Unfortunately, in the United States schools, we don’t learn much about the world. Out of all my years of schooling, we were only required to take one one-semester world history course in high school - titled “Western Civilizations”. In it, we learned about the history of Europe. As such, we only learned about Eastern countries and cultures in relation to Europe (e.g. spice trade, Britain conquering India).

So for those who are wondering, this is why they call us ignorant Americans. We never have a chance until we travel. Many times, as I land in a new country, I have only slight stereotypes and random thoughts from unknown exposure about it - I learn as I visit! That’s just how it is.

Thailand was no exception. I had no idea that it was a Buddhist country until I started visiting temples and seeing signs about how Thailand is “The Land of Buddhism”. However, in this case, I didn’t really seem to understand Buddhism either.

From my limited understanding of world religions outside of Christianity, Judaism, and some Islam (we don’t learn much about other religions in the US either), I thought of Buddhism as a personal spiritual quest to search for nirvana. Something about zen and meditation… I never imagined it as an organized religion until I visited Thailand!

Knowing that Buddha gave up all his worldly possessions, I was shocked to see the temples focused around money as a way of worship. People stuck money into a stick in front of the Buddha statue!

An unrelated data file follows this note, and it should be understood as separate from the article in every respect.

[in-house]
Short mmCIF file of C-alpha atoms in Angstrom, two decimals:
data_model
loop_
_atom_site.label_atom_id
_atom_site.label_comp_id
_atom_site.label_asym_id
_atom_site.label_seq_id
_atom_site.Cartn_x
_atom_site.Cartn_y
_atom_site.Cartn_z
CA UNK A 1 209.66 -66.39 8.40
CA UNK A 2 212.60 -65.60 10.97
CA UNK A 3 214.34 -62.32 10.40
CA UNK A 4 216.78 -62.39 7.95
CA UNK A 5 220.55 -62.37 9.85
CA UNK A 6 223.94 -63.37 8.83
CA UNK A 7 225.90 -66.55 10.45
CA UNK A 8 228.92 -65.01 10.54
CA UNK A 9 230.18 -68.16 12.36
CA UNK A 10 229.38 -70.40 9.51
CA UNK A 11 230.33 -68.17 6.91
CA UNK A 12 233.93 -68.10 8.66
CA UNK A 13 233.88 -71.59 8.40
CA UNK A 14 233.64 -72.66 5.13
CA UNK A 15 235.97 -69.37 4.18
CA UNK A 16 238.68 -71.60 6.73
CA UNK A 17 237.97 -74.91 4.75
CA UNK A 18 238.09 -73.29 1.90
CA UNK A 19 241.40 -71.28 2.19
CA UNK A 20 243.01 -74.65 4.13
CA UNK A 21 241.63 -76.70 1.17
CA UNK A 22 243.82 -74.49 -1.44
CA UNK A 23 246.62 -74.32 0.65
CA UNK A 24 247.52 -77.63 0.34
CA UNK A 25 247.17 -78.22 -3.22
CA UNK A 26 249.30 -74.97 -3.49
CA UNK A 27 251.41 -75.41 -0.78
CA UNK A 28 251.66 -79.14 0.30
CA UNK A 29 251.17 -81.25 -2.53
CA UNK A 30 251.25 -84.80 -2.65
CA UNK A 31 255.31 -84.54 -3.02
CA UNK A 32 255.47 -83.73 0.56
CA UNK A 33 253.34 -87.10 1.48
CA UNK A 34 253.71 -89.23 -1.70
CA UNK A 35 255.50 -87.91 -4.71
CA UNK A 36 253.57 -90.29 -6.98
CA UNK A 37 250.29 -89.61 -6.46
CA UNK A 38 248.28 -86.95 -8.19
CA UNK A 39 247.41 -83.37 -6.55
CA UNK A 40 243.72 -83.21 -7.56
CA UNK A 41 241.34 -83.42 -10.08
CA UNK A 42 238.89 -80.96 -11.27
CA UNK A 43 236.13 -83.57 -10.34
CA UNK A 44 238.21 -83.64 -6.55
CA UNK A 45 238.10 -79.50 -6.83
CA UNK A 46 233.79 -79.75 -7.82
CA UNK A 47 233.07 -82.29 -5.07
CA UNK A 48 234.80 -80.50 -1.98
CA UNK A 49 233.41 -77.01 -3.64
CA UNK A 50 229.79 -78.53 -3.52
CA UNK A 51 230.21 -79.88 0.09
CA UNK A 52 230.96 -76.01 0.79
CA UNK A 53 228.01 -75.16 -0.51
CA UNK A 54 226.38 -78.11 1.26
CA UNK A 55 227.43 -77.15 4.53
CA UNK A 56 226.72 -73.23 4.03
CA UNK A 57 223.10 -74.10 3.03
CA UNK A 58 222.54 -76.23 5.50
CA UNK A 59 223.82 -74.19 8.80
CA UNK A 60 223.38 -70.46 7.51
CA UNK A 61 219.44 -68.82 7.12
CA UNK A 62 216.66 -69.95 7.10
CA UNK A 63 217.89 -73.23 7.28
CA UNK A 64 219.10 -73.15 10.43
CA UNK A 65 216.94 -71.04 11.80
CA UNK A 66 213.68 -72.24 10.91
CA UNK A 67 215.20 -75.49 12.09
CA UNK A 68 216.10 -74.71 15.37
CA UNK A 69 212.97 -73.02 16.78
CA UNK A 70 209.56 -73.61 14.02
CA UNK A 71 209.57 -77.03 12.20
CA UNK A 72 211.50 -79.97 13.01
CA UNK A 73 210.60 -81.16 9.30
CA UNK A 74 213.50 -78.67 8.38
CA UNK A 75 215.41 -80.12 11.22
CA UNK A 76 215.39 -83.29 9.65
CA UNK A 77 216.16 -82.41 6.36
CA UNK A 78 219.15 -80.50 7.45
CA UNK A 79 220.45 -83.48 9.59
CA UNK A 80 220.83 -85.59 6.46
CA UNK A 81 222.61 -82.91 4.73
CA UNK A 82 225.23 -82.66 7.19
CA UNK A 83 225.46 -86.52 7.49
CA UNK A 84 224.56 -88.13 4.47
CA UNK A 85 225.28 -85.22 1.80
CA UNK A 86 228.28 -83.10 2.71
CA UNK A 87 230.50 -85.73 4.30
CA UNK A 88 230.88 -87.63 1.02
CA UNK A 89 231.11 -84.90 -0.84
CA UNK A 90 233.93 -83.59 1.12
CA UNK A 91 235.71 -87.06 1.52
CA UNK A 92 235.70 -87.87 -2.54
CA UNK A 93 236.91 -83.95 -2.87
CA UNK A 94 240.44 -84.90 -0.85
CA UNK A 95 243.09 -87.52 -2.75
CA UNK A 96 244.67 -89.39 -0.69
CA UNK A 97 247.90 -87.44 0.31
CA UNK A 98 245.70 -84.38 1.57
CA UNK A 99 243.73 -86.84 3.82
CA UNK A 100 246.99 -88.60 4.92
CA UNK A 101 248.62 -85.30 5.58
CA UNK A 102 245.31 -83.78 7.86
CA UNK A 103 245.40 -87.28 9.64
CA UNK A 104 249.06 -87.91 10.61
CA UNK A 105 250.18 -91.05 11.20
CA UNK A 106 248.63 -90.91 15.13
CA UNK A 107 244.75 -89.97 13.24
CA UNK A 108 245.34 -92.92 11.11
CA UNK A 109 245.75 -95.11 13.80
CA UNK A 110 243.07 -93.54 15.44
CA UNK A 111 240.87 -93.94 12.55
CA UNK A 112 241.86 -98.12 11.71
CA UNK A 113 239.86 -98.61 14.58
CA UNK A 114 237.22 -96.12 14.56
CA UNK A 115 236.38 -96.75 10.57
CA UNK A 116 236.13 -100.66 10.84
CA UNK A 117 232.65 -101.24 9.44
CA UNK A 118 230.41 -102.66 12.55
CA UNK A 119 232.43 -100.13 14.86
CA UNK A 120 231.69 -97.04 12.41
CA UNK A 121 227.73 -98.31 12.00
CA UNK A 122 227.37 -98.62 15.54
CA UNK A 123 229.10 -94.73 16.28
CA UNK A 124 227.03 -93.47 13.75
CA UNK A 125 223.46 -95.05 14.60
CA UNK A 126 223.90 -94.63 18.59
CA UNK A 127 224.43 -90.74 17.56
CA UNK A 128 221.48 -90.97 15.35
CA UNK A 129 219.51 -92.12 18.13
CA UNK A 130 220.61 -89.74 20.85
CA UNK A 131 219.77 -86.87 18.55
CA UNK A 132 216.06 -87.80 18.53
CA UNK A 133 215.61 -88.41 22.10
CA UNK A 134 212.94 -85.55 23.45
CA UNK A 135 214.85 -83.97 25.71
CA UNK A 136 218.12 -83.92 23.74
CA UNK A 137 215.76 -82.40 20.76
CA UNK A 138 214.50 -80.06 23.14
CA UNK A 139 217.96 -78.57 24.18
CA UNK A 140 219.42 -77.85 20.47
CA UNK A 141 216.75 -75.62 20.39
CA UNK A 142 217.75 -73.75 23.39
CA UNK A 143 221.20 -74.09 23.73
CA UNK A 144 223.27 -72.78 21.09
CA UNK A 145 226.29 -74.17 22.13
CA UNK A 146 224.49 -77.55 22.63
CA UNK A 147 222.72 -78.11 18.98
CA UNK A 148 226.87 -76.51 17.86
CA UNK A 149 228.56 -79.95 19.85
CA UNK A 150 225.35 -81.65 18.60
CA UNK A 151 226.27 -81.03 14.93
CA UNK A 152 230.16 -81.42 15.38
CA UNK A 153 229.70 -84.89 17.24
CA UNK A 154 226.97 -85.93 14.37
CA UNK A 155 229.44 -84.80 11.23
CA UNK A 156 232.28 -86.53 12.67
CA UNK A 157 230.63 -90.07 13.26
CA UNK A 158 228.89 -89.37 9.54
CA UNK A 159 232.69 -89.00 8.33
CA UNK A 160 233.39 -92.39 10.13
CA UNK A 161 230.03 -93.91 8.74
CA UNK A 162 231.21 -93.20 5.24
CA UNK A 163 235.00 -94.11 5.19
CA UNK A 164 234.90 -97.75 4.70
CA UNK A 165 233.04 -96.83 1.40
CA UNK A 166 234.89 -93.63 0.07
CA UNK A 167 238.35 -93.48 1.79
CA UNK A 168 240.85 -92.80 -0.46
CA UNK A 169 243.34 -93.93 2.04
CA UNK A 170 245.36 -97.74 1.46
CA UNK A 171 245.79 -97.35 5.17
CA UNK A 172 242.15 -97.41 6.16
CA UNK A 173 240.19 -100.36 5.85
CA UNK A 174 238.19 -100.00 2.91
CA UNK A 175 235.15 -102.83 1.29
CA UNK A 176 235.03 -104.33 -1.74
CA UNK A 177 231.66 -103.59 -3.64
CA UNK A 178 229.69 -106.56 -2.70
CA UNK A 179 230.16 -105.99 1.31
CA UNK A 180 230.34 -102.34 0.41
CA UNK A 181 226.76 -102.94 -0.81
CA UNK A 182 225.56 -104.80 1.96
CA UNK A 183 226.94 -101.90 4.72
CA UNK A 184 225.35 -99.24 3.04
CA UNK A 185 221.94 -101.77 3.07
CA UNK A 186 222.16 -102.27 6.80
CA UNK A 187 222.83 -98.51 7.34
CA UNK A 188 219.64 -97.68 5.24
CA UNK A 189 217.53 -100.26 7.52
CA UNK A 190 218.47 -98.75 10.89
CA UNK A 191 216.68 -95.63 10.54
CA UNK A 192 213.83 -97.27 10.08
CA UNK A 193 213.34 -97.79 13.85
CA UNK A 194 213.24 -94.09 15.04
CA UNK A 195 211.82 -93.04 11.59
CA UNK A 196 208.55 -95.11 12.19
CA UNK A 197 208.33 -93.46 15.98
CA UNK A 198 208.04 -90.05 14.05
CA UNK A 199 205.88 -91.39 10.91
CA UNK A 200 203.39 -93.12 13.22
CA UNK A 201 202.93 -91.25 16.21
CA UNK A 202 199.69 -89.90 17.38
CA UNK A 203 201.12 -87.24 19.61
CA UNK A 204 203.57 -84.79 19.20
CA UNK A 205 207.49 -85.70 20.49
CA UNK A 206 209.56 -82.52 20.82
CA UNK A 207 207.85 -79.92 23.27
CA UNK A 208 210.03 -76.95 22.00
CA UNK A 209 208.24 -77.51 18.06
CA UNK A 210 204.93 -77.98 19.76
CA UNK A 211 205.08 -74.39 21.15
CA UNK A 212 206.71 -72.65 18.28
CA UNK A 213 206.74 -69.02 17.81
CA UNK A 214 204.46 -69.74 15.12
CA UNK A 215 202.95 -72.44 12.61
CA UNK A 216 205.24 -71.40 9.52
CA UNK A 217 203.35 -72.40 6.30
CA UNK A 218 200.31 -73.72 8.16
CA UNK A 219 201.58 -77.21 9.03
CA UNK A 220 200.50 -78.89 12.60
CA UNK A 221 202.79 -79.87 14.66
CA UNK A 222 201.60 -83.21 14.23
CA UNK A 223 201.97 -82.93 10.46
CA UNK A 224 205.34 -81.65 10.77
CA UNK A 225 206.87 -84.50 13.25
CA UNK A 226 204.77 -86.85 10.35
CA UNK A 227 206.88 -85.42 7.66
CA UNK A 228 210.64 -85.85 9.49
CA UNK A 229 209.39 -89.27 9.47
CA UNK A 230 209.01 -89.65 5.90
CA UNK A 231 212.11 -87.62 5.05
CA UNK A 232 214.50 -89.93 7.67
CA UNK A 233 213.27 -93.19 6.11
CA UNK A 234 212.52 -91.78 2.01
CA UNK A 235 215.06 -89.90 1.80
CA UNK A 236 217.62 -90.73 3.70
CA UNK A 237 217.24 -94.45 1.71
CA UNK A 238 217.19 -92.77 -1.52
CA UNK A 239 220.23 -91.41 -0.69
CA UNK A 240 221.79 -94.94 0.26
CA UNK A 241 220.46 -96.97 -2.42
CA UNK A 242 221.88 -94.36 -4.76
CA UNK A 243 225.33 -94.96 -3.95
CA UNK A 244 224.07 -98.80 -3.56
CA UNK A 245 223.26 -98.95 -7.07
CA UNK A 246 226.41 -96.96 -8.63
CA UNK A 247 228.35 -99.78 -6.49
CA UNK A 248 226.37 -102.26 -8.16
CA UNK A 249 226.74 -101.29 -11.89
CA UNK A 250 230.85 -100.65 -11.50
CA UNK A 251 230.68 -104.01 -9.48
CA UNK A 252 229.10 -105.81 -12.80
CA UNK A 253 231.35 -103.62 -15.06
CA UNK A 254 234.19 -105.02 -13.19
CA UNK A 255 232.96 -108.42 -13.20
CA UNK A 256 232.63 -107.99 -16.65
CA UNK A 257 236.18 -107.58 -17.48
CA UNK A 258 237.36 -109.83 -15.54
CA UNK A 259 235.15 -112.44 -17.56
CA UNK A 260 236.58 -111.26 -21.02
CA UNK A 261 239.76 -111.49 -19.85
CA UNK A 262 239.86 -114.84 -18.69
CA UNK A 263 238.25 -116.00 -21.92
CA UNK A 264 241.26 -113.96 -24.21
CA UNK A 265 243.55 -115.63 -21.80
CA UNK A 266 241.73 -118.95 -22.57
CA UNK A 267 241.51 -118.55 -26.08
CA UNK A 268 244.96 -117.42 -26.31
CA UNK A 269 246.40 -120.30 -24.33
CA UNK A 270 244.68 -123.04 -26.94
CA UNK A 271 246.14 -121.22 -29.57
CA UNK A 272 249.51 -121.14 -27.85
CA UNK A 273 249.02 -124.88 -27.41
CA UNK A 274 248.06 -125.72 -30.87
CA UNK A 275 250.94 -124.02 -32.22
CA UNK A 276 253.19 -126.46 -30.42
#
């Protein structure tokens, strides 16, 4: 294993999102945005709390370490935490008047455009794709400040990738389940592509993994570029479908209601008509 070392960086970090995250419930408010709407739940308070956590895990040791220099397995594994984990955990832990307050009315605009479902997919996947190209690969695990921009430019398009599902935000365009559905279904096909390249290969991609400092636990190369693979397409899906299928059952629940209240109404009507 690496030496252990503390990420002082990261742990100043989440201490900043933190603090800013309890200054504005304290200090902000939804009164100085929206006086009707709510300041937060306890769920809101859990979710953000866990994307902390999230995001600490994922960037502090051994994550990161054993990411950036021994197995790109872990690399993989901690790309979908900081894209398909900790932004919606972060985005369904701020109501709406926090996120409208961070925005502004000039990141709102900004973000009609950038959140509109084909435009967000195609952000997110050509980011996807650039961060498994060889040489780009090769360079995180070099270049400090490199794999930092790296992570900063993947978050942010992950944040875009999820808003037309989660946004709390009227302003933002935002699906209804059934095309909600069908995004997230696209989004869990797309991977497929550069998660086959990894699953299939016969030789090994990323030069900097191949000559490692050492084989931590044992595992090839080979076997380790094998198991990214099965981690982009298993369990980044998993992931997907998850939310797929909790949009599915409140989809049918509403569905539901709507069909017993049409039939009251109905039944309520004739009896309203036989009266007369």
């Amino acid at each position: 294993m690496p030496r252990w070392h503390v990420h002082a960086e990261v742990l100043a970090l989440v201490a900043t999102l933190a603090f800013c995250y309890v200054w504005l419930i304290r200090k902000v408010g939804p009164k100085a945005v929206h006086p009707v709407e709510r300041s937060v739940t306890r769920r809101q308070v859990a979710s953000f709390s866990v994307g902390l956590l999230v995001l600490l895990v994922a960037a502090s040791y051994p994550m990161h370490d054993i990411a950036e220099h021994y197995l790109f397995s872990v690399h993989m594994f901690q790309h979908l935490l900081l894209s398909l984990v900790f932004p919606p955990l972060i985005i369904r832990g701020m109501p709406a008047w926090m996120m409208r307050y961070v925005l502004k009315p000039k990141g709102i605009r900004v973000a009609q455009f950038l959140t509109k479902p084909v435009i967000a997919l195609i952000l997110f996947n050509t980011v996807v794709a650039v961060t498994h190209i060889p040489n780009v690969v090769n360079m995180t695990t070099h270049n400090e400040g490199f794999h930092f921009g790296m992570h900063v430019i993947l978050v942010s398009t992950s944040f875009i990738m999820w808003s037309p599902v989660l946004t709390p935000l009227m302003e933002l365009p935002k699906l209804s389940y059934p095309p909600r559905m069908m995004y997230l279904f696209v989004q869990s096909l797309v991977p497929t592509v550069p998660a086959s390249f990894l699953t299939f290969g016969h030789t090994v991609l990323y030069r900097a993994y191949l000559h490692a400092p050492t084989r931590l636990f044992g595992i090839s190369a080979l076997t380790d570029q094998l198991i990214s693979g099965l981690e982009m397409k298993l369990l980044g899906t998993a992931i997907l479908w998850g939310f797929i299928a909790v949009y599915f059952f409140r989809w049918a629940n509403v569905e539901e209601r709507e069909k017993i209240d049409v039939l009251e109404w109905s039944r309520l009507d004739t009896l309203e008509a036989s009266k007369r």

These were super novel ways to collect money for me - including sticking coins on a sticky surface:

And then there was the normal act of throwing coins in a fountain… with a gold lotus flower in it:

Each temple honored Buddha by building a grander statue than the next. This one was made of solid gold!

There was a Buddha made out of Jade!

And then there was this amazing big Buddha:

I’m not judging - this is nothing different from any other organized religion around the world. There are temples that need money to maintain the grandeur that attracts worshippers and tourists to give money to maintain the religion.

I was just surprised by it. In retrospect, maybe I should not have been!